Every Spring and Summer we get many patients who come in because of gardening. What seems like such a low impact is actually fairly intense. Most of the problems we see can be prevented with some easy strategies. So the next time you are going to go outside and enjoy working on your garden try the following. We got these tips from massage therapist Brian Fulton.
- Avoid doing any one task for long, uninterrupted periods. If you must do only one task, take frequent rests and alternate between using your right side and left side.
- Vary your tasks. For example turn soil for a while, and then do some planting, weeding or lawn maintenance. Remember, variety is the cornerstone of ergonomics.
- When you rake, do the scissors. Stand with your right leg forward and your left leg back, then switch every few minutes. This will keep you from bending and twisting your back. Change hands frequently. This prevents muscle strain on one side of the body.
- Use long-handed tools. These implements let you avoid bending forward and sideways as you work.
- Wider handles (1 1/2 inches in diameter) reduce hand strain for most people.
- You can purchase cushiony, textured grips to slip over many garden utensils. These require less grip effort on your part and reduce contact pressures on your hands.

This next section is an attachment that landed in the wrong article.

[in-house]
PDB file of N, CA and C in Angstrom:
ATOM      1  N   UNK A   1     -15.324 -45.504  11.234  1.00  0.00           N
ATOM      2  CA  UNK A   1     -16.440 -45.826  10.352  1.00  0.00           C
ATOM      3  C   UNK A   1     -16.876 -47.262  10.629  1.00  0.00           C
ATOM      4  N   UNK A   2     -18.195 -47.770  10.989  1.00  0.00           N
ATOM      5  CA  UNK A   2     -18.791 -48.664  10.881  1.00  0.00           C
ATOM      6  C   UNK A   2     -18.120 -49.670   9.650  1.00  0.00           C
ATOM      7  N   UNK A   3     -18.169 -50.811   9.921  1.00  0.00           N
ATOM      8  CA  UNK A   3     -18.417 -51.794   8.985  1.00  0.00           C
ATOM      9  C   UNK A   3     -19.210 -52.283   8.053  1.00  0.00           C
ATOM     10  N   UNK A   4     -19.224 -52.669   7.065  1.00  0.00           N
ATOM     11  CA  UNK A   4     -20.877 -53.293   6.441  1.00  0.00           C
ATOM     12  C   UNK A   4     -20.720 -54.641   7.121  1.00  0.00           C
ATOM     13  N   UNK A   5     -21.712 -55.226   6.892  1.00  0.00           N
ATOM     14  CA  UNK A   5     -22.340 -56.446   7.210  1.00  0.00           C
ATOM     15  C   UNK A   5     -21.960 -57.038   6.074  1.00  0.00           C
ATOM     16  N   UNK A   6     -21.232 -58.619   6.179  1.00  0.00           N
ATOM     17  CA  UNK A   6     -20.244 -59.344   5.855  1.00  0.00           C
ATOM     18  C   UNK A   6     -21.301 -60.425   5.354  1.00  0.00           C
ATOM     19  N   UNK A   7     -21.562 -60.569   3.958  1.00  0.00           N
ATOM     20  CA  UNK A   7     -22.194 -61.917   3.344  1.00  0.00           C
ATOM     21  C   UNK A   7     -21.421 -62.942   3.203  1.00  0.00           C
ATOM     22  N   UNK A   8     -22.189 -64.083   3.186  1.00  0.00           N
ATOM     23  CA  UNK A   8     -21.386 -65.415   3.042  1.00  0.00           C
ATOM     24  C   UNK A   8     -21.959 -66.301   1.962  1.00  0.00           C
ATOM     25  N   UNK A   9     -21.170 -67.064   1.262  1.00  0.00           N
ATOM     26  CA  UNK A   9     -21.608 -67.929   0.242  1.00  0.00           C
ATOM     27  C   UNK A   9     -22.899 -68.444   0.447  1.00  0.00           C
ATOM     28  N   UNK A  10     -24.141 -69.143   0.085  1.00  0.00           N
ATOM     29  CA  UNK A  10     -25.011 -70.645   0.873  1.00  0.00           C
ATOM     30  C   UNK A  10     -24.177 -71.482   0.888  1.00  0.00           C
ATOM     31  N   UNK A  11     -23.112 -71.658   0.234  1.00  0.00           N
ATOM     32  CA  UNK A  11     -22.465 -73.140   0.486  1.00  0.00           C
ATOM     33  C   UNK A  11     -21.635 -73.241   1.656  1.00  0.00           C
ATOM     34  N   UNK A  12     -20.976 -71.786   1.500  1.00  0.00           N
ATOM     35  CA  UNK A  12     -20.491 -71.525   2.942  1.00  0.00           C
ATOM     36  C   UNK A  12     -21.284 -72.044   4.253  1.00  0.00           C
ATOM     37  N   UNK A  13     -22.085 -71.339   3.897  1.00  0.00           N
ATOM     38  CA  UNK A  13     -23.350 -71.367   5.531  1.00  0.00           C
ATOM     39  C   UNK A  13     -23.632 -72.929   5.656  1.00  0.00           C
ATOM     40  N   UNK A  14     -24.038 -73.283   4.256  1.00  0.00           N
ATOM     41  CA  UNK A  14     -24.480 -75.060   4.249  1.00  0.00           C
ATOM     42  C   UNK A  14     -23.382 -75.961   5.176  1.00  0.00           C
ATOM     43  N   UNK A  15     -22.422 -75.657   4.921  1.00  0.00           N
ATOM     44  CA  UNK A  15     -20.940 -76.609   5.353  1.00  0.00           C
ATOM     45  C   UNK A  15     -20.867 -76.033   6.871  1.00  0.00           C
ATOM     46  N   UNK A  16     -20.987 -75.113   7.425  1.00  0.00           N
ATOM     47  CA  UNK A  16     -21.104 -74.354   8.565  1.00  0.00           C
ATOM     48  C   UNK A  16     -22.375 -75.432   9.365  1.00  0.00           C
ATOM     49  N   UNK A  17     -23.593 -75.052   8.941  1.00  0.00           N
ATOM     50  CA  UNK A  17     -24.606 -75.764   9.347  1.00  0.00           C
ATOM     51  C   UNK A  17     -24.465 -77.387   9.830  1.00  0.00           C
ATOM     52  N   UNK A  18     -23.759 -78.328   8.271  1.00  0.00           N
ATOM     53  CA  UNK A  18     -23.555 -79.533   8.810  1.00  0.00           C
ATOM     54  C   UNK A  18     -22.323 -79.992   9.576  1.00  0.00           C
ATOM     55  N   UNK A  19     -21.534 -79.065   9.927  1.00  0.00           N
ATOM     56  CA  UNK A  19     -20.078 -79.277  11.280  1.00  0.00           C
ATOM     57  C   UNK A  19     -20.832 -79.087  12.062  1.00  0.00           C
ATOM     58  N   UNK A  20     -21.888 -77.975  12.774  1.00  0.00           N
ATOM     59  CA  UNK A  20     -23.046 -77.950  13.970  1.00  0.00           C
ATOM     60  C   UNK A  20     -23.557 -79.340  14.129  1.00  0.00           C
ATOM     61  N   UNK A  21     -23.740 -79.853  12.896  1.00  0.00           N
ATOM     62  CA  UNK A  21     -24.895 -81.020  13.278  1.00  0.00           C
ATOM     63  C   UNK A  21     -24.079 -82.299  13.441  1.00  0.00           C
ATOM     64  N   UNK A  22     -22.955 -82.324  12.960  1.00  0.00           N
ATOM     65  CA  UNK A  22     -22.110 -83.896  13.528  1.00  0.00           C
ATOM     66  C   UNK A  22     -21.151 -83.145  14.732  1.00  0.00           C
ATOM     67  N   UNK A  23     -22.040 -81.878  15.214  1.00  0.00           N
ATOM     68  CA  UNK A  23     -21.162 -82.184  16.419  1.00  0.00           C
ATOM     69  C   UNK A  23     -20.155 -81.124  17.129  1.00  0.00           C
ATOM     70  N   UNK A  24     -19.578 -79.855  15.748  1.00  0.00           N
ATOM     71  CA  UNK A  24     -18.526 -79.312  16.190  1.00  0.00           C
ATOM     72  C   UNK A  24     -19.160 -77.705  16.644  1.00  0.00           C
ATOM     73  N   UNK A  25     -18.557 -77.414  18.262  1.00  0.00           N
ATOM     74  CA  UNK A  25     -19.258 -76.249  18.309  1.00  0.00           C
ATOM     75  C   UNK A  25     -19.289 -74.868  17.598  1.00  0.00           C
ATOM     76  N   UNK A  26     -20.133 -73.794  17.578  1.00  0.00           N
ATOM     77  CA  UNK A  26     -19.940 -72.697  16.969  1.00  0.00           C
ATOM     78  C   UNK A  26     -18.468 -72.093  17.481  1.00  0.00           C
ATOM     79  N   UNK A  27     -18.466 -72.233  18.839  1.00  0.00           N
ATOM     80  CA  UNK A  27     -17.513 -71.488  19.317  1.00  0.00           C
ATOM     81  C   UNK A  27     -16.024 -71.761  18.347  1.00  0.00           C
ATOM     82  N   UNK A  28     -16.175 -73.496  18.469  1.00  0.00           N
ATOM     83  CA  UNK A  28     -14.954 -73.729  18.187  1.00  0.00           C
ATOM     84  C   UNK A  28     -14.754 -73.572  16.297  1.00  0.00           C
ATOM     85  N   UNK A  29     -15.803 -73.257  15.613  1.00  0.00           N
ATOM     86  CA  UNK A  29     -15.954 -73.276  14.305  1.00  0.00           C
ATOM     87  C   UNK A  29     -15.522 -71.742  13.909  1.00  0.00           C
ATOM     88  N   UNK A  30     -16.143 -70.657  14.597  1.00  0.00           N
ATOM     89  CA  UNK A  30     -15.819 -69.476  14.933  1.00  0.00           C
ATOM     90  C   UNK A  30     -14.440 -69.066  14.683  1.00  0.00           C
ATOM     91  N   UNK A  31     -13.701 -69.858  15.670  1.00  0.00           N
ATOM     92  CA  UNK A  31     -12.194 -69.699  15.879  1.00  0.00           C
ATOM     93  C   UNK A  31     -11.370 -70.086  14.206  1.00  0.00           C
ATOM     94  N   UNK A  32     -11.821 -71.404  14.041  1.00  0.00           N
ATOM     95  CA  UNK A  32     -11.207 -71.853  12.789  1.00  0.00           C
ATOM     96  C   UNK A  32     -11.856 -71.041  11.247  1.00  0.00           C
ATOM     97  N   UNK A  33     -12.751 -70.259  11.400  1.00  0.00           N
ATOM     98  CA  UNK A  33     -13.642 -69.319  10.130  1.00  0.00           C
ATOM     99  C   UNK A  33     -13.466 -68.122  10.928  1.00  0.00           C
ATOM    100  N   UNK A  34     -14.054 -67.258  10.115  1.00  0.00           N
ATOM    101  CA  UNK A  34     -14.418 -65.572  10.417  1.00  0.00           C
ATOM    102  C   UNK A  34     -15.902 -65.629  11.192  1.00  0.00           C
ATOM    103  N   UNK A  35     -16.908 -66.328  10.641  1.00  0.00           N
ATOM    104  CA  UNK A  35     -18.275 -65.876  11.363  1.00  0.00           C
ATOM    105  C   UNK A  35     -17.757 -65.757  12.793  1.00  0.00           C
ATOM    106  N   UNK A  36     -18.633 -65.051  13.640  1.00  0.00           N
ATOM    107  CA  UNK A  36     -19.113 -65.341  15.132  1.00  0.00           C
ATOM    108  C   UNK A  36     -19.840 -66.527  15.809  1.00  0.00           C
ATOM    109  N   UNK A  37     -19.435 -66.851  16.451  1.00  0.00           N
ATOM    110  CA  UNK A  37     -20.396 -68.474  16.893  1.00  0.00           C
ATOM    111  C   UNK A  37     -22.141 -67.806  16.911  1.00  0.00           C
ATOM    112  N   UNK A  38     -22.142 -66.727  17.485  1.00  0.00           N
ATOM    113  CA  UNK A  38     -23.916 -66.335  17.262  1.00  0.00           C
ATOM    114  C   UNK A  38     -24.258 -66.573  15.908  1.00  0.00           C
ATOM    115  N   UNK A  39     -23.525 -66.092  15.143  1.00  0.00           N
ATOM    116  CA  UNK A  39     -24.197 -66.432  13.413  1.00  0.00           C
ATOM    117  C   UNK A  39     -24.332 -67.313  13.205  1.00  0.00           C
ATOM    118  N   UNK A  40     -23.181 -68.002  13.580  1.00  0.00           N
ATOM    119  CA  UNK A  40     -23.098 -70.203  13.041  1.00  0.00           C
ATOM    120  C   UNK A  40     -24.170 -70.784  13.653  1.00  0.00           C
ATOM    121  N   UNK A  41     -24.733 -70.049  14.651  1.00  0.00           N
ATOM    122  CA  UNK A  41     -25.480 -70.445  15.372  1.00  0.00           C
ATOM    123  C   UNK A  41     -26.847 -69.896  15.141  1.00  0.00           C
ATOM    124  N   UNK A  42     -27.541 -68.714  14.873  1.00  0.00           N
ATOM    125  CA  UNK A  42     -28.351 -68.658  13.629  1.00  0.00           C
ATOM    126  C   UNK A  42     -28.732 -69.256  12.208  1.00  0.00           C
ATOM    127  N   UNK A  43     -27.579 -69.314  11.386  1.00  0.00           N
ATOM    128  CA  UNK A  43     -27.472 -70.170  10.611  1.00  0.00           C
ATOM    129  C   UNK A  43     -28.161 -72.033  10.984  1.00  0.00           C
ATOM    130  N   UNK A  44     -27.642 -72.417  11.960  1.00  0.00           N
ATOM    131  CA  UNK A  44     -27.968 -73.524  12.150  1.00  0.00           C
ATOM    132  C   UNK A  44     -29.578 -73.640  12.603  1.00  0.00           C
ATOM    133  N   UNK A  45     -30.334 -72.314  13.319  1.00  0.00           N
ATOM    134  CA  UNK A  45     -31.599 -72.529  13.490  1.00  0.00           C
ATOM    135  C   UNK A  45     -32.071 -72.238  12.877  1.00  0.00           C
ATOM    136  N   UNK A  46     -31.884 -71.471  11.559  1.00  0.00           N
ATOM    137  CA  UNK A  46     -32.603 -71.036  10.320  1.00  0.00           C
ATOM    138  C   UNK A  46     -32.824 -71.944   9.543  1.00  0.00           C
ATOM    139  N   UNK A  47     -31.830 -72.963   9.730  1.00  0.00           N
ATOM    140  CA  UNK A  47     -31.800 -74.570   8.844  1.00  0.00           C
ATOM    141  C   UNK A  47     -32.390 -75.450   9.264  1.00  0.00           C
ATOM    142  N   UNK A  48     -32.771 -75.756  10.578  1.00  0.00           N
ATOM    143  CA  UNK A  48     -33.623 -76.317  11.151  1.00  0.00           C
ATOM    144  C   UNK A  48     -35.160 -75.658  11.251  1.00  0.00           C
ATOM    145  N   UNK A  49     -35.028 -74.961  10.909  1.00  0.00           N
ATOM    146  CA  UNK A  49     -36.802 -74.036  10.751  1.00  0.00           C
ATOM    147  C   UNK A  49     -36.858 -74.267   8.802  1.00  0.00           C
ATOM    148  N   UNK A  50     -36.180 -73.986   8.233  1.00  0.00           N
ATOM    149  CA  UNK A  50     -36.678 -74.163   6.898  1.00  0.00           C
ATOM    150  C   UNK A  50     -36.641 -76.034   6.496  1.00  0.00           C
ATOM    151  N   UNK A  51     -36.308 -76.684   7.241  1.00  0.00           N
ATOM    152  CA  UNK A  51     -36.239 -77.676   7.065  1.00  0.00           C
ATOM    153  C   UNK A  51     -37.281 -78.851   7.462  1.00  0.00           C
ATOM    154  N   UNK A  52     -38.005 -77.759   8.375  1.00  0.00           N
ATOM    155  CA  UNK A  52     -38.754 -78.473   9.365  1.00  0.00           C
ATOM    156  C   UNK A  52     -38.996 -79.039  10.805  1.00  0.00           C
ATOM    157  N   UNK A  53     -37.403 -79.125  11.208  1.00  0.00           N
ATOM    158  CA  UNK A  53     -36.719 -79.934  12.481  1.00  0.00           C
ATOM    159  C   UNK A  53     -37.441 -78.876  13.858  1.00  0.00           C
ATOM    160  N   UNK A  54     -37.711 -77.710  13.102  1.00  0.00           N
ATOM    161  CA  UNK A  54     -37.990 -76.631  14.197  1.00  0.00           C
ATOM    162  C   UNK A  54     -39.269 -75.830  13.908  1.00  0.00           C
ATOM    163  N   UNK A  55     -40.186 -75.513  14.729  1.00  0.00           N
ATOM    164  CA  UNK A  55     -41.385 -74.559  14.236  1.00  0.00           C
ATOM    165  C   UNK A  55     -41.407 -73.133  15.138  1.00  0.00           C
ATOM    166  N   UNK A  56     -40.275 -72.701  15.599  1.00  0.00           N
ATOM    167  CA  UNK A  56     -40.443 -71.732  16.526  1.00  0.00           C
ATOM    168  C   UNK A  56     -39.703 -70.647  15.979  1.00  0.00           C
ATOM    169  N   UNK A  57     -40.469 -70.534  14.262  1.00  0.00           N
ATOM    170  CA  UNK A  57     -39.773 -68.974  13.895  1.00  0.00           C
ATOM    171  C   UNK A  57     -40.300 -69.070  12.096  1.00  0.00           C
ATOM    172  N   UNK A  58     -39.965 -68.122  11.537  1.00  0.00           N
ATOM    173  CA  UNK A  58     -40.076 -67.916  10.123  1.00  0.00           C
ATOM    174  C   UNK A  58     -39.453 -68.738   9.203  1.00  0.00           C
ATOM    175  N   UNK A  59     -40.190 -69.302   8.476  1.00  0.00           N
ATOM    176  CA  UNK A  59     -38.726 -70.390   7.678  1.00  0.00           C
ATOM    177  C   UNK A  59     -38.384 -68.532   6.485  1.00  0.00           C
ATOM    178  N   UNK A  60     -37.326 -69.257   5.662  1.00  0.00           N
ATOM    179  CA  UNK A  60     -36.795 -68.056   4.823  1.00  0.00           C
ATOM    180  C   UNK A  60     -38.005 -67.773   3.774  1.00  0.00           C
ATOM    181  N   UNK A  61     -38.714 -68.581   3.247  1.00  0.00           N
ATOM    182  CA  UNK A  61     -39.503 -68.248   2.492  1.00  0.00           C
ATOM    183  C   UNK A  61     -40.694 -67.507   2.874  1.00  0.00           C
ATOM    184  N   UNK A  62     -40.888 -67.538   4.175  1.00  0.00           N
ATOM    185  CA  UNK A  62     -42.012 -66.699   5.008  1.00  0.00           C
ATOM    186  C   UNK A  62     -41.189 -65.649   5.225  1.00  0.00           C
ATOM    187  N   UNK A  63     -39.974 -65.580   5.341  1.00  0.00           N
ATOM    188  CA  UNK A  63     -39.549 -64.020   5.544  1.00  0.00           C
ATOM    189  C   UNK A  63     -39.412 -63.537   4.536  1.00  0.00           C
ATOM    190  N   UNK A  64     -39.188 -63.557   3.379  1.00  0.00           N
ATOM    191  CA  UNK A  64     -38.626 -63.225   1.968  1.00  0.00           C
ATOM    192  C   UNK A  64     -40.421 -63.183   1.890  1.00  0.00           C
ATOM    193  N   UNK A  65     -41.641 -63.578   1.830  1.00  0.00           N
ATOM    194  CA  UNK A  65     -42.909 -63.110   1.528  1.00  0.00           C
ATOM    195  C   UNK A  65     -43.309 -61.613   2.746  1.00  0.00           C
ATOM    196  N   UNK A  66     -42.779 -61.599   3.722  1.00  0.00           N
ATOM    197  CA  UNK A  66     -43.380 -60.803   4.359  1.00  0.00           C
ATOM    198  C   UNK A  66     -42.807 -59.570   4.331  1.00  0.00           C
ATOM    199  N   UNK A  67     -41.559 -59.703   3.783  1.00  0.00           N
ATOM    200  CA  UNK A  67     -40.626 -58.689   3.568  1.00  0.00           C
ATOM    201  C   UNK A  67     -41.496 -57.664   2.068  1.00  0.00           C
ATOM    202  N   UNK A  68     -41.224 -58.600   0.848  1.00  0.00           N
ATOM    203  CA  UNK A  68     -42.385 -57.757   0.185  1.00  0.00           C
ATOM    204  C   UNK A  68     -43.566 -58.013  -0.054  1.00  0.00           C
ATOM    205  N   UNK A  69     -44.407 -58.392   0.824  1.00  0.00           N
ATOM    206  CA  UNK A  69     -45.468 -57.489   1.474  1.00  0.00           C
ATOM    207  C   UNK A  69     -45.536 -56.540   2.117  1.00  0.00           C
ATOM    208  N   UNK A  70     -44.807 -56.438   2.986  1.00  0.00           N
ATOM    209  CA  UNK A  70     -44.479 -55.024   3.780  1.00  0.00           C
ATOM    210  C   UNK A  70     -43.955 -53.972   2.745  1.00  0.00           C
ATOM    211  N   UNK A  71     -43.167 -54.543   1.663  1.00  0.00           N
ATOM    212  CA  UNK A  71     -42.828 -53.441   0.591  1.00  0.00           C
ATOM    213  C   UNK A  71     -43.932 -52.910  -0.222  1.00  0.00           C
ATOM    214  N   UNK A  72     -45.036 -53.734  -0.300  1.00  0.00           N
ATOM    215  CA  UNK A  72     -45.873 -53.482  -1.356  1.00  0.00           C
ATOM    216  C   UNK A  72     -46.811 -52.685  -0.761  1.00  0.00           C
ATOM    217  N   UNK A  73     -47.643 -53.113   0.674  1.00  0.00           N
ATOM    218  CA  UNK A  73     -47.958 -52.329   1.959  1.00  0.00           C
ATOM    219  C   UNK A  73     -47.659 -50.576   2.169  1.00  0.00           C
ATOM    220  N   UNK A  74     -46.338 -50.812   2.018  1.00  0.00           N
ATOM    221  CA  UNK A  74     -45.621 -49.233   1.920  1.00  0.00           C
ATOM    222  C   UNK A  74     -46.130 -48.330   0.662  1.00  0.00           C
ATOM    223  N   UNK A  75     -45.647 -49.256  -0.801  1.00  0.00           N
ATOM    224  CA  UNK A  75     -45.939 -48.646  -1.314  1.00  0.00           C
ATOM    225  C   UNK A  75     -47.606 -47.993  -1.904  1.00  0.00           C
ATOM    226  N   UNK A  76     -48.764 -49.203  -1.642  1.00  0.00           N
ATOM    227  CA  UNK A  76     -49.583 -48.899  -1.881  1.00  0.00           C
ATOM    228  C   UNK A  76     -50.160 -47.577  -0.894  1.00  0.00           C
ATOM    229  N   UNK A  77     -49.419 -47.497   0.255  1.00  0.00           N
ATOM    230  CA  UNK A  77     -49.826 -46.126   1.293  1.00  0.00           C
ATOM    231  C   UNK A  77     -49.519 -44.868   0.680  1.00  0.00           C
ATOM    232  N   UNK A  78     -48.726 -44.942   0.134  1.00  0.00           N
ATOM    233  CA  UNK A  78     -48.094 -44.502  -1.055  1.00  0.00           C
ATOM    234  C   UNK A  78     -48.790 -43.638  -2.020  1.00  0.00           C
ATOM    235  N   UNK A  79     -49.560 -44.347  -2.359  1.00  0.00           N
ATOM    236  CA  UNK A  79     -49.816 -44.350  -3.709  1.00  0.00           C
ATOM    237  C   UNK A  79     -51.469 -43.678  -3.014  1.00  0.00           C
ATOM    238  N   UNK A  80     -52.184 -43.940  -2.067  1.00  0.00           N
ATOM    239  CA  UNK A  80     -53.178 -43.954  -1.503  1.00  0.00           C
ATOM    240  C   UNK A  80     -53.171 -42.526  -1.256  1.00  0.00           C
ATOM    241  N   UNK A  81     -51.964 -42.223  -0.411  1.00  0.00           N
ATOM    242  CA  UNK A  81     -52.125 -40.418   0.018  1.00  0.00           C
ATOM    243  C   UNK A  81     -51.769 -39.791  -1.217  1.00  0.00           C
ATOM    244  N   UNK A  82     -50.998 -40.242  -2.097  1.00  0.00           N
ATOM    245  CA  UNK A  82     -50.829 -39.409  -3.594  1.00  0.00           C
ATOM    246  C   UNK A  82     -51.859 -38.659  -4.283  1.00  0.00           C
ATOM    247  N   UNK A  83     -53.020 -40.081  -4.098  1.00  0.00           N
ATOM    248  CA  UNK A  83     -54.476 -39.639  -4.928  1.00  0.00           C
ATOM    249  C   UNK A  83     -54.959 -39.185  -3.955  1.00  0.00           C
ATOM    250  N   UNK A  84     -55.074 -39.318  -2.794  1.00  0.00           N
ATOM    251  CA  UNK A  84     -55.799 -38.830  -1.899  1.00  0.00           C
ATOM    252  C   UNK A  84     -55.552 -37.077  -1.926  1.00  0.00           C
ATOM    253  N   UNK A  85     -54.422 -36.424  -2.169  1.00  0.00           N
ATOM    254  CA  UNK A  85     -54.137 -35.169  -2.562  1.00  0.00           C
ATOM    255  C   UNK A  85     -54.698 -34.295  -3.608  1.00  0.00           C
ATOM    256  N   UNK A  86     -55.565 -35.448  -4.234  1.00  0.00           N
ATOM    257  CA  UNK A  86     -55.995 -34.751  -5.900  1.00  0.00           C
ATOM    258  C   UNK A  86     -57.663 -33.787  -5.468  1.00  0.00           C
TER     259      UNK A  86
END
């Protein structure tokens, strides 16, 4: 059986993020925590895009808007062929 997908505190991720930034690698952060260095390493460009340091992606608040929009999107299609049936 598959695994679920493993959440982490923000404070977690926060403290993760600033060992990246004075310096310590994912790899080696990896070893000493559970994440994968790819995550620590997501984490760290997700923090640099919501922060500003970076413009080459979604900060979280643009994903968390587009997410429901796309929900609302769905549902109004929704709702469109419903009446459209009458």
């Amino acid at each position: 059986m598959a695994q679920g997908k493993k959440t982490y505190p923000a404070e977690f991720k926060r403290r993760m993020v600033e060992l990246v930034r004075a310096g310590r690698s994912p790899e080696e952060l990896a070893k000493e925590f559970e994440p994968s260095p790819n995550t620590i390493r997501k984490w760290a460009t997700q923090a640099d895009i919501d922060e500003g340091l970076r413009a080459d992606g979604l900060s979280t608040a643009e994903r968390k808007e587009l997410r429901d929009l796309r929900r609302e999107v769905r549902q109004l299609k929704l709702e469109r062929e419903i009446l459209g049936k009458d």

- When you work, keep your wrist as close as possible to its neutral position, the position it’s in when you’re not using your hand. If your wrist is bent in any other direction, you have less strength and are more prone to injury.
- Preferred work positions include sitting on a pad (or stool), or having one knee on the ground (alternating knees regularly).
- If you must kneel, use a kneeling pad, strap-on kneepads, or pants with padded knees.
- One product to aid you in sitting/kneeling is The Gardener’s Kneeler available at Canadian Tire stores. It has a seat on one surface but becomes a padded kneeling support if flipped over.
- Use a dolly or wheelbarrow for hauling heavy objects, bagged materials or landscaping items. Always load materials toward the front of the wheelbarrow, using your legs to lift.
If you did hurt yourself gardening or if you any sort of pain or condition that is preventing you from doing what you love, click the get started button below. We offer a free consultation where we discuss your case and find out if we can help you. If we think we can we’ll let you know, if we can’t we’ll tell you that too.